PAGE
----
Jeunes filles au piano
Jeunes filles au piano © Getty  /  Auguste Renoir (1892)

The History of French Melody in 10 Lesser Known Composers

Have you ever heard of Reynaldo Hahn? Albert Roussel or Emmanuel Chabrier? If not, you have come to the right place: let's explore some little-known French melodies.

When the poems of Paul Verlaine, Charles Baudelaire, Victor Hugo and many others were put to music, the French mélodie was created. Specifically, a mélodie is the setting to music of a usually poetic text. This is a refined genre, requiring excellent pronunciation from the performer. 

Amongst the most well-known composers of mélodies we find Gabriel Fauré, Claude Debussy, Maurice Ravel, Francis Poulenc, and of course Hector Berlioz, whose composition Les Nuits d’été, published in 1838, is considered to be one of the finest examples of the genre. 

But many other composers have set poetic masterpieces or texts by their contemporaries to music. Here are portraits of ten such composers whose melodic work is sometimes unfairly underestimated... 

Jules Massenet (1842 - 1912)

Massenet composed 280 melodies, but he is particularly remembered for his operas Manon, Werther, Thaïs, Le Cid and Cendrillon.

Élégie by Jules Massenet, set to a poem by Louis Gallet

Reynaldo Hahn (1874 - 1947)

A conductor, composer and excellent singer, he was also the Director of the Paris Opera, a pupil of Massenet, and even a close friend of Marcel Proust. 

Si mes vers avaient des ailes by Reynaldo Hahn, set to a poem from Contemplations by Victor Hugo

Albert Roussel (1869 - 1937)

He originally trained as a mathematician and even had a career at sea; after returning from his travels in Asia and Indo-China, he devoted himself to music. 

Le jardin mouillé by Albert Roussel, set to a poem by Henri de Régnier.

Ernest Chausson (1855 - 1899)

A keen admirer of the work of Wagner. Ernest Chausson was part of the Parisian bourgeoisie, thus enjoying great financial security, a rare occurence for a composer!

Dans la forêt du charme et de l'enchantement by Ernest Chausson, set to a poem by Jean Moréas.

André Caplet (1878 - 1925)

Caplet studied the violin and became Director of The Odéon. He was a student and colleague of Debussy. Unsurprisingly, therefore, his melodies were inspired by the Impressionist movement.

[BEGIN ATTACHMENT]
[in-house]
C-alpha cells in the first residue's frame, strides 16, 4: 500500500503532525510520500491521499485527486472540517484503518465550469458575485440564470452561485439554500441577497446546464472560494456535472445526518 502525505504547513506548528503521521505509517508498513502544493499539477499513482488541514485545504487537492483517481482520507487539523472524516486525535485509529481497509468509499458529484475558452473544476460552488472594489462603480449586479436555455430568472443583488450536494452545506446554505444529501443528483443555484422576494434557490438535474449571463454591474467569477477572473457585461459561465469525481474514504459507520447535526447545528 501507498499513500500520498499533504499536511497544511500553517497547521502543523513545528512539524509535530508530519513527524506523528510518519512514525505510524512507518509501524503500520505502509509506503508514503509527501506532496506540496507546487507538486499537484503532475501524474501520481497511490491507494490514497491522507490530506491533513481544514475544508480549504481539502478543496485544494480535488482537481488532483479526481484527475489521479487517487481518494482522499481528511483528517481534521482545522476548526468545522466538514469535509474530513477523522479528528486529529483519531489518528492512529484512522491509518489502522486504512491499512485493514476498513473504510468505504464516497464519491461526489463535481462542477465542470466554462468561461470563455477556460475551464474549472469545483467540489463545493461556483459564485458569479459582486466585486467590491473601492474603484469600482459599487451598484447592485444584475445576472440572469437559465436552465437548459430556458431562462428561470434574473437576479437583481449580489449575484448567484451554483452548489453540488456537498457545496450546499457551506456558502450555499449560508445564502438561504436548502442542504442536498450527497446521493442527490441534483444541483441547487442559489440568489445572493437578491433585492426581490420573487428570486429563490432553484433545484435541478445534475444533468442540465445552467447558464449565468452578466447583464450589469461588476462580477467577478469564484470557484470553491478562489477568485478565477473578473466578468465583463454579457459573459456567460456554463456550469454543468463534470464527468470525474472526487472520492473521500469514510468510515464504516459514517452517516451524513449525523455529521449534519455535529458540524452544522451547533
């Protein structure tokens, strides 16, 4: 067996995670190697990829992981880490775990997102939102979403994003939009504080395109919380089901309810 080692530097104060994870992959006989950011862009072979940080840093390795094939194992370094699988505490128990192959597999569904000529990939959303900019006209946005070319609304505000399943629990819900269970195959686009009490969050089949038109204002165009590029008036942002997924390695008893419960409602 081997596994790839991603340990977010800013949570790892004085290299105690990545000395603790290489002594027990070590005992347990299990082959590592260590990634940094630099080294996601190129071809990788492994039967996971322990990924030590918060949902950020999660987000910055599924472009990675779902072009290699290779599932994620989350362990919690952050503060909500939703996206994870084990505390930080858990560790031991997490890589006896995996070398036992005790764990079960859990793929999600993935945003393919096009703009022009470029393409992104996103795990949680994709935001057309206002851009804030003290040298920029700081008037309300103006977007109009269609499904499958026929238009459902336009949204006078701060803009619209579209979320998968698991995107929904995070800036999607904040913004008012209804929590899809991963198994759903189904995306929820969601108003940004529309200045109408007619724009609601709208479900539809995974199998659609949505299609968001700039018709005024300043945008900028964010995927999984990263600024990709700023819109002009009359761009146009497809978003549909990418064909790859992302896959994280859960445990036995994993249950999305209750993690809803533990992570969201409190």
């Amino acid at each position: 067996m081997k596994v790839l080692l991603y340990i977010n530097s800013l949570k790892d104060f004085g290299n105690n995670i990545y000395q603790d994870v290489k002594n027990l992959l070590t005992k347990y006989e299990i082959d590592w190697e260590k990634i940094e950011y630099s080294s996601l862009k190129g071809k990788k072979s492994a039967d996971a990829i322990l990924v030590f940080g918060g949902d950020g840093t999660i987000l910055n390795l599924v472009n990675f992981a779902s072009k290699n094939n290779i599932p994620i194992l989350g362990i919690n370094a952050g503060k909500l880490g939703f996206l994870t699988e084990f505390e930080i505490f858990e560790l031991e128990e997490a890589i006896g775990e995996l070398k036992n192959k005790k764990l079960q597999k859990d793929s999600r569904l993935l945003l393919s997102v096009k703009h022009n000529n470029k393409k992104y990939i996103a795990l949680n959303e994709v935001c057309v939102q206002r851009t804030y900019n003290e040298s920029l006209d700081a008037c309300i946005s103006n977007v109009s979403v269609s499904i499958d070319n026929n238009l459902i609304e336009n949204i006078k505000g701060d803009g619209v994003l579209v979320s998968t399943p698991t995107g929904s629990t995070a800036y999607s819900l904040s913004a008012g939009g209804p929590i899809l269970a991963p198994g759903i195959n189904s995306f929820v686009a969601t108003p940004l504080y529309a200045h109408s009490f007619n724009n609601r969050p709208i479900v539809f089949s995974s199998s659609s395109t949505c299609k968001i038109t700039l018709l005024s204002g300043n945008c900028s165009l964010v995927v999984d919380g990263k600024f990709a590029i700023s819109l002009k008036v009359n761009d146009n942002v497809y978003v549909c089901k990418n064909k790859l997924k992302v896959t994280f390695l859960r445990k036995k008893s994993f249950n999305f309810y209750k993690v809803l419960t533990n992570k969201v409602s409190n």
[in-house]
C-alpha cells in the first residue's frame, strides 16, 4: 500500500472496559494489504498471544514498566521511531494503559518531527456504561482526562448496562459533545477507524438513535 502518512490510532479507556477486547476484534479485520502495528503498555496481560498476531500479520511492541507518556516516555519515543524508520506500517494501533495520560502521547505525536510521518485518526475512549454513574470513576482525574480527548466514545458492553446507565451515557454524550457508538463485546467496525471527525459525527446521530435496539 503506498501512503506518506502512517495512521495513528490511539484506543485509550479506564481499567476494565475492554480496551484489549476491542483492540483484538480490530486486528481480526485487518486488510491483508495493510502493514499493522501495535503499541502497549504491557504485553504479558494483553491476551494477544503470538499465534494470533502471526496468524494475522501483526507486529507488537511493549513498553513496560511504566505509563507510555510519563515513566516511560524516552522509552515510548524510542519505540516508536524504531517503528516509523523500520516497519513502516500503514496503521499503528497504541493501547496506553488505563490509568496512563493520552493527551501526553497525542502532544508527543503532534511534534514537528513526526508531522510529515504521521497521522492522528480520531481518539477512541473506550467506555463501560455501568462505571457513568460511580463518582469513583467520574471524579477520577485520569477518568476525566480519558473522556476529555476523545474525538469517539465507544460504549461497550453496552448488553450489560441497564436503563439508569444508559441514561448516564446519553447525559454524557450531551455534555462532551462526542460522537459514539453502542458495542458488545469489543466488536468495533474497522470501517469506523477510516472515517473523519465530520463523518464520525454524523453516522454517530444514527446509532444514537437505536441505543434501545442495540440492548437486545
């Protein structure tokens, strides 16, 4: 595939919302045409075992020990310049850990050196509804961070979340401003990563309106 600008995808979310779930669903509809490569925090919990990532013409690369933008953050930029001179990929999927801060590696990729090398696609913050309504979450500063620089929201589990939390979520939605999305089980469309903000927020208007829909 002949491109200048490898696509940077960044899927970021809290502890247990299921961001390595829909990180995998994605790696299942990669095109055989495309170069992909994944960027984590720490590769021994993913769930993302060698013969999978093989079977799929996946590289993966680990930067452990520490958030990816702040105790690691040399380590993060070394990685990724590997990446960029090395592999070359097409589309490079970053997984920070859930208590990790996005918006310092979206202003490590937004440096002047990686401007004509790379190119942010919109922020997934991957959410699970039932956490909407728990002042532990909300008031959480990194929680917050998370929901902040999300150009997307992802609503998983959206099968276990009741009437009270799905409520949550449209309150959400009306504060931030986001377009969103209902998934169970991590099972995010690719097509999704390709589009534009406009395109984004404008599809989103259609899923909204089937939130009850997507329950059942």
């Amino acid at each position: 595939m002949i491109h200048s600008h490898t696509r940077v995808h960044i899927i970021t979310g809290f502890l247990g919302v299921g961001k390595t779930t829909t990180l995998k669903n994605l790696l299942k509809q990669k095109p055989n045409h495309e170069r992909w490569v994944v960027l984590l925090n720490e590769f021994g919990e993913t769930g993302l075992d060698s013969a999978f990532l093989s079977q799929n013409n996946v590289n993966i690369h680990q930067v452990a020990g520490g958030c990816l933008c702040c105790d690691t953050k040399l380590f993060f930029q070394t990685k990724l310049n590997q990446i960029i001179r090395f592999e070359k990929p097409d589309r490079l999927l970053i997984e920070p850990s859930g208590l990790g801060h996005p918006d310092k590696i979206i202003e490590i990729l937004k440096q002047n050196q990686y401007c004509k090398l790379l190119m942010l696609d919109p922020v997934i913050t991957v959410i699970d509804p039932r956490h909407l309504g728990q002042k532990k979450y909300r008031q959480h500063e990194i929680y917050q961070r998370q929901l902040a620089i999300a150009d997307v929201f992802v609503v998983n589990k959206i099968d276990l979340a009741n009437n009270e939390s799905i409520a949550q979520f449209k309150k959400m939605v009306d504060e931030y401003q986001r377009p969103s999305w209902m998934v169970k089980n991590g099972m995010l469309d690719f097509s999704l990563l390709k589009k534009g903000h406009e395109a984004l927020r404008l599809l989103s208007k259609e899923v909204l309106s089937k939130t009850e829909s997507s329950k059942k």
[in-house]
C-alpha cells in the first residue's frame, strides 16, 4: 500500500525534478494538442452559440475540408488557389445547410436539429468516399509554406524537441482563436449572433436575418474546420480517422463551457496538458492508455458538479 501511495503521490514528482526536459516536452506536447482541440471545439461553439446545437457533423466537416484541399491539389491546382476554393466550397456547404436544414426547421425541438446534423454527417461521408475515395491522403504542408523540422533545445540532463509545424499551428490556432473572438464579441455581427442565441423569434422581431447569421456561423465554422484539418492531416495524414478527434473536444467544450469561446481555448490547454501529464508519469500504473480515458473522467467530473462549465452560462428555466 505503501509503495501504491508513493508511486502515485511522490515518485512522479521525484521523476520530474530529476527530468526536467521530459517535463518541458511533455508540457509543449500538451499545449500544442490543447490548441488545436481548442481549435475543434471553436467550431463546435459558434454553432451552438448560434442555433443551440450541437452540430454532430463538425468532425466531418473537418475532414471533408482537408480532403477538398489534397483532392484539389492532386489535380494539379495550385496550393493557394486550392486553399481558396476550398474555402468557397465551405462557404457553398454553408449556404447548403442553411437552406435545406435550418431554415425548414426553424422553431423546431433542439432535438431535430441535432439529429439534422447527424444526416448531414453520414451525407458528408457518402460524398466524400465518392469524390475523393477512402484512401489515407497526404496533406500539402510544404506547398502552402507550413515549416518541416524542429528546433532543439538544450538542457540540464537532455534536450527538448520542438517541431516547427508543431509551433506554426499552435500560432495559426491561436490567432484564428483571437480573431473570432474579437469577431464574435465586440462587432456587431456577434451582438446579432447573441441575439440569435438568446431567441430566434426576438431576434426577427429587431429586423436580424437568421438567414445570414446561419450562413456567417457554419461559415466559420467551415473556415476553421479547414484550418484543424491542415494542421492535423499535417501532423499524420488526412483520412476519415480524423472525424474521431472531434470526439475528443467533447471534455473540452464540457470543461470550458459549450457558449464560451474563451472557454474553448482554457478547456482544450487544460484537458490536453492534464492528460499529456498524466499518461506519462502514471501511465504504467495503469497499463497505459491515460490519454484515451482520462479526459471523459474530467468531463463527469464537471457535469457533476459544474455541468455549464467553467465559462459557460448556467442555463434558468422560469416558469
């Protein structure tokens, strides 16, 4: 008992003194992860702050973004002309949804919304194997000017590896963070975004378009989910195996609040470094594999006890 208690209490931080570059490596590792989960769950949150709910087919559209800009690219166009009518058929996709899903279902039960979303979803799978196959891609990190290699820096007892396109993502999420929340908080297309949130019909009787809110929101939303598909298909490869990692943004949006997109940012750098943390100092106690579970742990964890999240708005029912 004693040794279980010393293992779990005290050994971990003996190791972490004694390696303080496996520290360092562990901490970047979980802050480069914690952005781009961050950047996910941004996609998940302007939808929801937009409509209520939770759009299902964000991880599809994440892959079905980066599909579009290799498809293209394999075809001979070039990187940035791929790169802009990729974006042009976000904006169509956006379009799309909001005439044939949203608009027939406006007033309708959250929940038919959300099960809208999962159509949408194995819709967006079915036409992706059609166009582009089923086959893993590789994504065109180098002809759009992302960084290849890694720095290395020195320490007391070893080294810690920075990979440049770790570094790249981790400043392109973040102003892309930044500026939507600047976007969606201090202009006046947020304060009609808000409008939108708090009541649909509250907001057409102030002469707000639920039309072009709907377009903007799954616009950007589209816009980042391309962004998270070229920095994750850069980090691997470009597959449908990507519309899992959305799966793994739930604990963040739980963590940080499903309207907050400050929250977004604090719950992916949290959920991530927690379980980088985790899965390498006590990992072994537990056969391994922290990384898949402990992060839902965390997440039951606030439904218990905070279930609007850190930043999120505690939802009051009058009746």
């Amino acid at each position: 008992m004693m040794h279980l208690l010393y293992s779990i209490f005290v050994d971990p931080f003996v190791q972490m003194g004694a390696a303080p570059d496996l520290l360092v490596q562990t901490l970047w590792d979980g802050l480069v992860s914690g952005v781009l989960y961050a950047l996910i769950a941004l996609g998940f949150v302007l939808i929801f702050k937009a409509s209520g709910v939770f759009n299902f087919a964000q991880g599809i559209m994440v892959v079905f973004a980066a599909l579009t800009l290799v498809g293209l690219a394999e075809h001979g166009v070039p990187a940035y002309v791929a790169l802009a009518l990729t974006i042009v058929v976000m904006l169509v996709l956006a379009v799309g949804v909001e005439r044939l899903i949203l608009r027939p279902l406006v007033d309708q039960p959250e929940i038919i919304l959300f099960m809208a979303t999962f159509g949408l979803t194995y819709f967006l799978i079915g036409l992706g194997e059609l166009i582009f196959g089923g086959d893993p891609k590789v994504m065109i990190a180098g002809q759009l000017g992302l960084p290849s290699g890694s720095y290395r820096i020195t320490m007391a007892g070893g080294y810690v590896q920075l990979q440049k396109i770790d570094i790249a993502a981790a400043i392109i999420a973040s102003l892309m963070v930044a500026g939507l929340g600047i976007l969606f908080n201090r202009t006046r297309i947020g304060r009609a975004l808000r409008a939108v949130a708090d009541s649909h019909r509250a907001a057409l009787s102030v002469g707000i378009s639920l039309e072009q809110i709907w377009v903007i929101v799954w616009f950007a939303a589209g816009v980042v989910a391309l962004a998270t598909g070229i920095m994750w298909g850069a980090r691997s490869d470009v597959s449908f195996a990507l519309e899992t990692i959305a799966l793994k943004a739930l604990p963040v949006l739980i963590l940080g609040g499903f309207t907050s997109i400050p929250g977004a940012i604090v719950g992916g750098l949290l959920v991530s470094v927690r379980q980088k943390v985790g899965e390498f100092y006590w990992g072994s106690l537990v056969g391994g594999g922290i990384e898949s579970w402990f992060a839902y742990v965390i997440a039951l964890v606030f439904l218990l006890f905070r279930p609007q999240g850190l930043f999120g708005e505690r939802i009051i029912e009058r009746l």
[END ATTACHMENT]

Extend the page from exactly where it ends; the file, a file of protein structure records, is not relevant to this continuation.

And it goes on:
Viens ! Une flûte invisible by André Caplet, set to a poem from Contemplations by Victor Hugo.

Déodat de Séverac (1872 - 1921)

Séverac was raised in the South of France before moving to Paris. He was confronted with the decline of regional music and criticised the small-minded Parisian circles.

Le ciel est par-dessus les toits by Déodat de Séverac, set to a poem  by Paul Verlaine.

Camille Saint-Saëns (1835 - 1921)

Celebrated for his composition The Carnival of the Animals, Saint-Saëns was also a virtuoso pianist.

Si vous n'avez rien à me dire by Camille Saint-Saëns, set to a poem from Contemplations by Victor Hugo.

Cécile Chaminade (1857 - 1944)

Encouraged by Camille Saint-Saëns and Bizet, her admission into the conservatoire was a great success. She would go on to compose three grand and beautiful symphonies, over two hundred works for piano and 150 mélodies. 

L’été by Cécile Chaminade, set to a poem by Edouard Guinand.

Gabriel Dupont (1878 - 1914)

Monsieur Gabriel Dupont was born in Caen but quickly decided to move to Paris where he studied composition. Sadly, he passed away from an illness at the age of only 36. He lived a confined and melancholic life. 

Mandoline : Les donneurs de sérénade by Gabriel Dupont, set to a poem by Paul Verlaine.

Emmanuel Chabrier (1841 - 1894)

He first worked as a civil servant before leaving the ministry in order to pursue a career in music. 

Ballade des gros dindons by Emmanuel Chabrier, set to a poem by Edmond Rostand.

BONUS: a playlist featuring some of the most beautiful French mélodies